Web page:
Natural killer cells can be modified to seek & destroy certain cancers
While we mainly focus on stem cells, other parts of cord blood are showing promise for the treatment of disease. We told you previously about the benefits being explored for cord blood Tregs in preventing graft-versus-host disease in stem cell transplantations and ameliorating the effects of autoimmune diseases such as diabetes, rheumatoid arthritis and multiple sclerosis. As a further look at the benefits found in "what else you’re banking," we are now going to explore cord blood–derived natural killer (NK) cells.
What are natural killer cells?
Natural killer cells are cells of the immune system that are able to identify and kill cancer and tumor cells and cells that have been infected with certain viruses. Compared to T cells, NK cells are considered "ready to go" because they have the ability to fight anything they recognize as foreign and do not need to have previously encountered the malignant cells to respond. Natural killer cells are some of the first immune cells to regenerate post-transplant and help stave up any sort of relapse. They also show potential for their targeting of specific cancer types such as leukemia, lymphoma, melanoma (skin cancer), renal cell carcinoma (kidney cancer) and breast and ovarian cancer. All of these things make them exceptionally strong candidates for chronic or treatment-resistant cases of cancer.
Part of the excitement behind NK cells lies in their ability to home in on and target specific cancers and tumors. They do this via the chemokines that cancer cells express. In one such study, cord blood–derived natural killer cells were transduced with three genes. One enabled them to target certain cancer cells expressing a specific protein (CD19). Another was used because it specifically and critically improved the function of the cord blood natural killer cells. A third was a suicide gene, which allowed researchers to test the efficacy of a built-in safety measure if ever needed. They found their development to be a novel approach with "striking efficacy" in mice. They have now moved forward with clinical trials in adults with relapsed or treatment-resistant chronic lymphocytic leukemia, acute lymphocytic leukemia or non-Hodgkin lymphoma, with the first patient undergoing treatment just this week.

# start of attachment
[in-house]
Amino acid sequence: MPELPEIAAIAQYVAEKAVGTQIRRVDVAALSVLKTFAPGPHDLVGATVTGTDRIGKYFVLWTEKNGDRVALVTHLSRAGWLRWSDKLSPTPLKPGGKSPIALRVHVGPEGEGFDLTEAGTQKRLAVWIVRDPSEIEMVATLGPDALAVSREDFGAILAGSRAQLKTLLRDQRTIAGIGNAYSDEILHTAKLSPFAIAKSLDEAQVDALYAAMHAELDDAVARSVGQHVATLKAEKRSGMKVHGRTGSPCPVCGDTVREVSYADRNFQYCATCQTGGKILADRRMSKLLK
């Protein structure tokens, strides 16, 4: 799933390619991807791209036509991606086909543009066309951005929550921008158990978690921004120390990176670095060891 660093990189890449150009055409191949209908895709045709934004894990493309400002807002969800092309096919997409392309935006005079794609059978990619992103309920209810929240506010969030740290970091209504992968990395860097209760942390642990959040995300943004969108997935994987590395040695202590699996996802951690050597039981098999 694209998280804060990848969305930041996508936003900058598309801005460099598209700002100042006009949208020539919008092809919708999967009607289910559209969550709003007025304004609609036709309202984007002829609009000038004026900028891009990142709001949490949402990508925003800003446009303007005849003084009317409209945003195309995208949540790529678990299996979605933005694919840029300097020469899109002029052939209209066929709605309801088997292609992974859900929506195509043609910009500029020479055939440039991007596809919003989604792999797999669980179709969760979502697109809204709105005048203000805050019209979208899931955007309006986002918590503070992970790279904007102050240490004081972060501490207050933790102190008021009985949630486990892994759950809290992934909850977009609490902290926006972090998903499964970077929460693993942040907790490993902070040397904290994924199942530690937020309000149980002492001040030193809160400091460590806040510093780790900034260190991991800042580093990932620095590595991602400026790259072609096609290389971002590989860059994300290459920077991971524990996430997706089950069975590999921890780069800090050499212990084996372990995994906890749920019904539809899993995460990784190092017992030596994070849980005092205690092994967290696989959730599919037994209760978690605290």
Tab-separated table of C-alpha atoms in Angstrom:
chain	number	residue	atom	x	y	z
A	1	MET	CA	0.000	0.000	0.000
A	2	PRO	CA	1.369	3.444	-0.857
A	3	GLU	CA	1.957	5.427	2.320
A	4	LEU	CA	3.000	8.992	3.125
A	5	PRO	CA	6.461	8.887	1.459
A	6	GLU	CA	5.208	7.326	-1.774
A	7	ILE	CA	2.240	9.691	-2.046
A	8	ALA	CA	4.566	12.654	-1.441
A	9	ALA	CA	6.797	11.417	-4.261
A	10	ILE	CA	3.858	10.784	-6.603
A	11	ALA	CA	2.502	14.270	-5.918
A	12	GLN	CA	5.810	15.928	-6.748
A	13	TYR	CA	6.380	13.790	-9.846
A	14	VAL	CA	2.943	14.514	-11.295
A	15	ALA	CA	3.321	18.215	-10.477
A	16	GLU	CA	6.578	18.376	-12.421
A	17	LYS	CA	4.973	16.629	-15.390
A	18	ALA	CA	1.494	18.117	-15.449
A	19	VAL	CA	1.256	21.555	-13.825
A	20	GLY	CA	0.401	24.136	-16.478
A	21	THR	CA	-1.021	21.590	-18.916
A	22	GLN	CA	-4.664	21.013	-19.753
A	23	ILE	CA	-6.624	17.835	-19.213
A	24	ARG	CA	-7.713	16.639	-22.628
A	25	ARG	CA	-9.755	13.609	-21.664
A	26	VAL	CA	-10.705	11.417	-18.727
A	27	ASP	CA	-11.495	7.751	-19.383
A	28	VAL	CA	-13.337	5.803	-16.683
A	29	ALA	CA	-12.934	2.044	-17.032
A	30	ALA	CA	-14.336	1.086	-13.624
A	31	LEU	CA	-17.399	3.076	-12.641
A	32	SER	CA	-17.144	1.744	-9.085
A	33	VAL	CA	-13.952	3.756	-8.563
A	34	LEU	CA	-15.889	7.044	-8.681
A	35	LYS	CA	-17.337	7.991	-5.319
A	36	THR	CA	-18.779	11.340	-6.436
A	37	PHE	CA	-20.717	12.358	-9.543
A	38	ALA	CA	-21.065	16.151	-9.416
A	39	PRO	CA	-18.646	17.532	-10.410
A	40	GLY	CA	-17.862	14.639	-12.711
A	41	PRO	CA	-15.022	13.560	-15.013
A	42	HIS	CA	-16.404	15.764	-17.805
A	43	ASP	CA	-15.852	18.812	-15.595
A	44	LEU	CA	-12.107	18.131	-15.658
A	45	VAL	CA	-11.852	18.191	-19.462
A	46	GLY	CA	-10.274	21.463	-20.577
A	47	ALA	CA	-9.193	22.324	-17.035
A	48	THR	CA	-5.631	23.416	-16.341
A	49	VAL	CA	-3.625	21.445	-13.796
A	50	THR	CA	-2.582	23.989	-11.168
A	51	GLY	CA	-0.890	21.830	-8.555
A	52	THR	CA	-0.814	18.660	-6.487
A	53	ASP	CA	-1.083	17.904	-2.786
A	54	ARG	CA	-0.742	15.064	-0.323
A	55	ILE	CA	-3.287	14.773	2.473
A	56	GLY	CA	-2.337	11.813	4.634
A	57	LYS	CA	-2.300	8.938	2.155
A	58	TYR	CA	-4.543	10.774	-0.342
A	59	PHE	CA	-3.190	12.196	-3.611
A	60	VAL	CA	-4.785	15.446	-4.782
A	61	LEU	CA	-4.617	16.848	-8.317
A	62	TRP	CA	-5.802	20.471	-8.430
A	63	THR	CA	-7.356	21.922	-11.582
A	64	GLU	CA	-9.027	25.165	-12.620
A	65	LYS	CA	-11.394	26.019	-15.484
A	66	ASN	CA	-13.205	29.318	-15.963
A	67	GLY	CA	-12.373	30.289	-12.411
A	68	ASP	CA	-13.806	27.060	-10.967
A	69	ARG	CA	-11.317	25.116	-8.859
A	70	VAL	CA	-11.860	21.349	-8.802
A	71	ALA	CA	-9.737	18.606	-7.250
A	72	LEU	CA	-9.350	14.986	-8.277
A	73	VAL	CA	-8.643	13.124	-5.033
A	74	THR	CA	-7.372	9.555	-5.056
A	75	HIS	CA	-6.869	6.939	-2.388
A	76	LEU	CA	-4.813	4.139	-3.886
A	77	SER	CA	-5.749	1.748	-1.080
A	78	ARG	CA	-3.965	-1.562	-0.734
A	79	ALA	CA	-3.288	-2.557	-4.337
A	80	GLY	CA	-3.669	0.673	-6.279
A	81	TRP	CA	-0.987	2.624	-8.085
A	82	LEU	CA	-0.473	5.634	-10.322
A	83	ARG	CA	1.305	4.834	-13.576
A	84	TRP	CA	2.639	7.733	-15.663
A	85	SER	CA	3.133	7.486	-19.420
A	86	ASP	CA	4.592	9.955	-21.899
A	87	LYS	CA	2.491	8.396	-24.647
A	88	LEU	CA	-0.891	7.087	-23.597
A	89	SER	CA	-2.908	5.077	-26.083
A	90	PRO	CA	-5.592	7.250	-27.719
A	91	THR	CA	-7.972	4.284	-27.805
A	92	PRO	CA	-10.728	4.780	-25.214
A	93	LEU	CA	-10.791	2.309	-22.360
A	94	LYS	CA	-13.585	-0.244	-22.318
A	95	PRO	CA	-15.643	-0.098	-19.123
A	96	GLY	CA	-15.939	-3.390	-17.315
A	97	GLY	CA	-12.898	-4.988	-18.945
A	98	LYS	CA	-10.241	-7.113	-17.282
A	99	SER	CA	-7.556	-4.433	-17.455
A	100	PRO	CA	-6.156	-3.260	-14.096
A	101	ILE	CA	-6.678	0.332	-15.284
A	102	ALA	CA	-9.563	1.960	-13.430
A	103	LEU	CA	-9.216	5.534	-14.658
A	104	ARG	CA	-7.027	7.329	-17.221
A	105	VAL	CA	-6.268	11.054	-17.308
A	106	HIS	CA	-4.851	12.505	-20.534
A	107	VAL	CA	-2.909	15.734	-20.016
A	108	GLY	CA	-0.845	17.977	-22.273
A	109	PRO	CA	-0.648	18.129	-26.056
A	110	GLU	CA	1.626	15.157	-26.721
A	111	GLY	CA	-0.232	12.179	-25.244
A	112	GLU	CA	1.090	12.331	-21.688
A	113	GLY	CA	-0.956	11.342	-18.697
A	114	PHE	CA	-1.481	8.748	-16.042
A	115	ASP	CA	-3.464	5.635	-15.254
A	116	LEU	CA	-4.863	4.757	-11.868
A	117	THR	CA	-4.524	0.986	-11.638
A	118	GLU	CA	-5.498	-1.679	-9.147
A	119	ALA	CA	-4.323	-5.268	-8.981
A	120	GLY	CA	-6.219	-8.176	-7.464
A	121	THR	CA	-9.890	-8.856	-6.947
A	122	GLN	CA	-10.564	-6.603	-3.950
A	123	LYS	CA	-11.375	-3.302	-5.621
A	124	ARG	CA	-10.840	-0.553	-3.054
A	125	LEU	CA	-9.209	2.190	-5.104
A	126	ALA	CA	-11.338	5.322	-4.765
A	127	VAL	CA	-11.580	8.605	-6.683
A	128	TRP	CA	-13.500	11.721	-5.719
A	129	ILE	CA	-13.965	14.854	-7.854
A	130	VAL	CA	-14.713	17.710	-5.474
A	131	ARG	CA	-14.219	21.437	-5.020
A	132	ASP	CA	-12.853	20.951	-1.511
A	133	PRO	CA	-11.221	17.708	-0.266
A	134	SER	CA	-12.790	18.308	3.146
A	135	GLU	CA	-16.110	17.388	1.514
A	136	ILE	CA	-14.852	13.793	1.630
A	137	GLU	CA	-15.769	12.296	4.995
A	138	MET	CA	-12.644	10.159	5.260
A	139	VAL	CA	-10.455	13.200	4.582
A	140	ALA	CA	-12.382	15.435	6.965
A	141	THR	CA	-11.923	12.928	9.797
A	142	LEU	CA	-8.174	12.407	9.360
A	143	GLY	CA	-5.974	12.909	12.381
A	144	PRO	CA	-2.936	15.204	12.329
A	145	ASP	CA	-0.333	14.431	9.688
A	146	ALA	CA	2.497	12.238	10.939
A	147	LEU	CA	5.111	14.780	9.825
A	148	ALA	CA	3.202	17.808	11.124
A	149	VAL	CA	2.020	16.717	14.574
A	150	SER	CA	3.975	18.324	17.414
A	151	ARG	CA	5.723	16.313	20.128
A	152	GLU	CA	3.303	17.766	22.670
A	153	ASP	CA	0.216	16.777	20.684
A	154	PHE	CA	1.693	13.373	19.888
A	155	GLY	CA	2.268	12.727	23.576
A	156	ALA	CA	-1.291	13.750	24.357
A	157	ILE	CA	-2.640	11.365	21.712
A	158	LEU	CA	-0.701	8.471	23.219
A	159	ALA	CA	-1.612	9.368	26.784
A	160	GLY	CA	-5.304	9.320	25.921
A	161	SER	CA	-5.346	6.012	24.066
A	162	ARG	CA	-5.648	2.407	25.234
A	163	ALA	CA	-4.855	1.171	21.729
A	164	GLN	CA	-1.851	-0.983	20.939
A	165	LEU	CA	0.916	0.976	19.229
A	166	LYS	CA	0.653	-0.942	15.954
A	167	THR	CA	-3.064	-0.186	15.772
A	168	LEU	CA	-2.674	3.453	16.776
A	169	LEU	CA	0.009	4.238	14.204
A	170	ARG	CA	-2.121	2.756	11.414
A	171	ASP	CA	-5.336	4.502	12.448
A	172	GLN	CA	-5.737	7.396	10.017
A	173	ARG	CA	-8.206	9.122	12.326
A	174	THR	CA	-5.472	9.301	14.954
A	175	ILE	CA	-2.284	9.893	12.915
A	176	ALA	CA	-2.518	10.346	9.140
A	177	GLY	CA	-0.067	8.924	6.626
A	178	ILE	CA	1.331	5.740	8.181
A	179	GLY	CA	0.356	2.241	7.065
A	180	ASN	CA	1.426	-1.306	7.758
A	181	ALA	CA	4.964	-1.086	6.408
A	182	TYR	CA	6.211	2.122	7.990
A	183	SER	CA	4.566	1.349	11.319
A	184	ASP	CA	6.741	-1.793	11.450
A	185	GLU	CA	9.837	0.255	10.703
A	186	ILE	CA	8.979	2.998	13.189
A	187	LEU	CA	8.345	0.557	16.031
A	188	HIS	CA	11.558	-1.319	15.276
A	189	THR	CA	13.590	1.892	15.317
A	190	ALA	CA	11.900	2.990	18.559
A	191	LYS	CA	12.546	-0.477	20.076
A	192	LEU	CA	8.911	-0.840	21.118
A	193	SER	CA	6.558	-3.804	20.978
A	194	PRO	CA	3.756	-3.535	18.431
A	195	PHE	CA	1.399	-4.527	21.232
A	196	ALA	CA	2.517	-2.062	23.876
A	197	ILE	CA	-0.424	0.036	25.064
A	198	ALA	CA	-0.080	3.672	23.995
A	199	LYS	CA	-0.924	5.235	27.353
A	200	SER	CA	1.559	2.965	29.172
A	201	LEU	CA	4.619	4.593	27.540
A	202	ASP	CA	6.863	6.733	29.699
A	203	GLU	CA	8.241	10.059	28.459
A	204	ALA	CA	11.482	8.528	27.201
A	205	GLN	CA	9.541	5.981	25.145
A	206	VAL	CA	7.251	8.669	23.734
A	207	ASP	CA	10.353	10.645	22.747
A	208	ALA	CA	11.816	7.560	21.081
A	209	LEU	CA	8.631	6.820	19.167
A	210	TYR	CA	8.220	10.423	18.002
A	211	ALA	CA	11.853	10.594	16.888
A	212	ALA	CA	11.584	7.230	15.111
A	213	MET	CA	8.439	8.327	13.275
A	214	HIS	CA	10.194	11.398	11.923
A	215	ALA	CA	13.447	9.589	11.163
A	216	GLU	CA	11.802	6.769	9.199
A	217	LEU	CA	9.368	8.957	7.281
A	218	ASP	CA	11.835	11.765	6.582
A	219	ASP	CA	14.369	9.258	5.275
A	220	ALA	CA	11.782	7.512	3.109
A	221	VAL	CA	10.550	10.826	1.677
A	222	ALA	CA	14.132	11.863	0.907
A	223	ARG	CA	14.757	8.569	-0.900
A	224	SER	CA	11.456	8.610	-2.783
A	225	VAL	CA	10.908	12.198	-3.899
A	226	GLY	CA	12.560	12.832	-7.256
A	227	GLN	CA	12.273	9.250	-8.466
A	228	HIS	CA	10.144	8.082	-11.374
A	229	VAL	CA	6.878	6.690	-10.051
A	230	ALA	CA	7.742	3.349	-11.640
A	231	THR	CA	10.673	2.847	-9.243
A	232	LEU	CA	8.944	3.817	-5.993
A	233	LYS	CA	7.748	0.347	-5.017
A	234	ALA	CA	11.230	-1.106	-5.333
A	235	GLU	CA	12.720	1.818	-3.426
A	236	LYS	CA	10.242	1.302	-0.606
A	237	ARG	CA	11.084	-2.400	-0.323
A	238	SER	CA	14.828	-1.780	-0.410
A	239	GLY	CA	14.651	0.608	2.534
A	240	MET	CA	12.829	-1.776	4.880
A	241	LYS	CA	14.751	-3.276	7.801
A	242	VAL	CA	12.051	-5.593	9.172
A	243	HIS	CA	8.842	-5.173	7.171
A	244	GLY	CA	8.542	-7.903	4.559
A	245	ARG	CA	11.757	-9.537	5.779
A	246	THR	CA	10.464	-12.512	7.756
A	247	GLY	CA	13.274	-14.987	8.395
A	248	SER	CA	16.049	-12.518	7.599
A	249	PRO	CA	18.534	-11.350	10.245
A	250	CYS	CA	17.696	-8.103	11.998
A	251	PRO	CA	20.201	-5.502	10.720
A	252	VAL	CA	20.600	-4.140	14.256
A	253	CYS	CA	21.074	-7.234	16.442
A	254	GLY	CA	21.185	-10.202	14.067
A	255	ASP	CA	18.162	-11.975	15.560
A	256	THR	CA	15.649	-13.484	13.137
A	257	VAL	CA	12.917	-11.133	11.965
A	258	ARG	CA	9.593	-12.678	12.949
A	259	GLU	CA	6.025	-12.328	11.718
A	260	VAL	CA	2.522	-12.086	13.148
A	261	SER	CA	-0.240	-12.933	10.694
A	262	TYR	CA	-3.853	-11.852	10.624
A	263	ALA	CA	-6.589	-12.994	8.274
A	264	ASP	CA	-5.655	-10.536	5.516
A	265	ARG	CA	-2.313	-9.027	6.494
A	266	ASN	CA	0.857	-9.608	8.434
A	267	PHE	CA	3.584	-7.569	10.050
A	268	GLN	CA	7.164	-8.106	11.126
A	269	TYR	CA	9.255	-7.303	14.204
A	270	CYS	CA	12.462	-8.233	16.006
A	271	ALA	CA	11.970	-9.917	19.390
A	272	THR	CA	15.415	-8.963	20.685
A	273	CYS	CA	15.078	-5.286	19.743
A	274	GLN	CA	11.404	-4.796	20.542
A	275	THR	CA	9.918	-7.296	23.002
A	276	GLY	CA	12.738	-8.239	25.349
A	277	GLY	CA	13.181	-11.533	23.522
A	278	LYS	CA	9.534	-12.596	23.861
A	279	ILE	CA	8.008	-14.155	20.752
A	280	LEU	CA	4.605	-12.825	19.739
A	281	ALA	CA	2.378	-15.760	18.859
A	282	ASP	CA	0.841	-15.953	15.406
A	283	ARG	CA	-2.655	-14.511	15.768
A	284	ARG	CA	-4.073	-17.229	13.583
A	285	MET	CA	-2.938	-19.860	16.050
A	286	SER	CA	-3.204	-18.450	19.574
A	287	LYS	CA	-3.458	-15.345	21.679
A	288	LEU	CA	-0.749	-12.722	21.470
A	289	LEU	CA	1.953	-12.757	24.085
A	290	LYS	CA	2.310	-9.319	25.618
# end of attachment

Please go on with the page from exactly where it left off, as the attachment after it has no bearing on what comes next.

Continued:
Why are NK cells important to cord blood banking?
While found in blood and bone marrow, NK and NK progenitor cells are most abundant in cord blood. In the study of above, researchers found one unit of cord blood could yield enough NK cells to treat five patients. Their youth offers advantages over natural killer cells from those other sources, including the ability to more quickly replicate. They also have a greater potential to target malignant cells and have been shown to cause higher rates of tumor cell death. With the ease of collecting and cryo-preserving cord blood natural killer cells, they could be used in the future to greatly enhance the treatment of tumors and cancers and would further expand the benefits found in cord blood banking.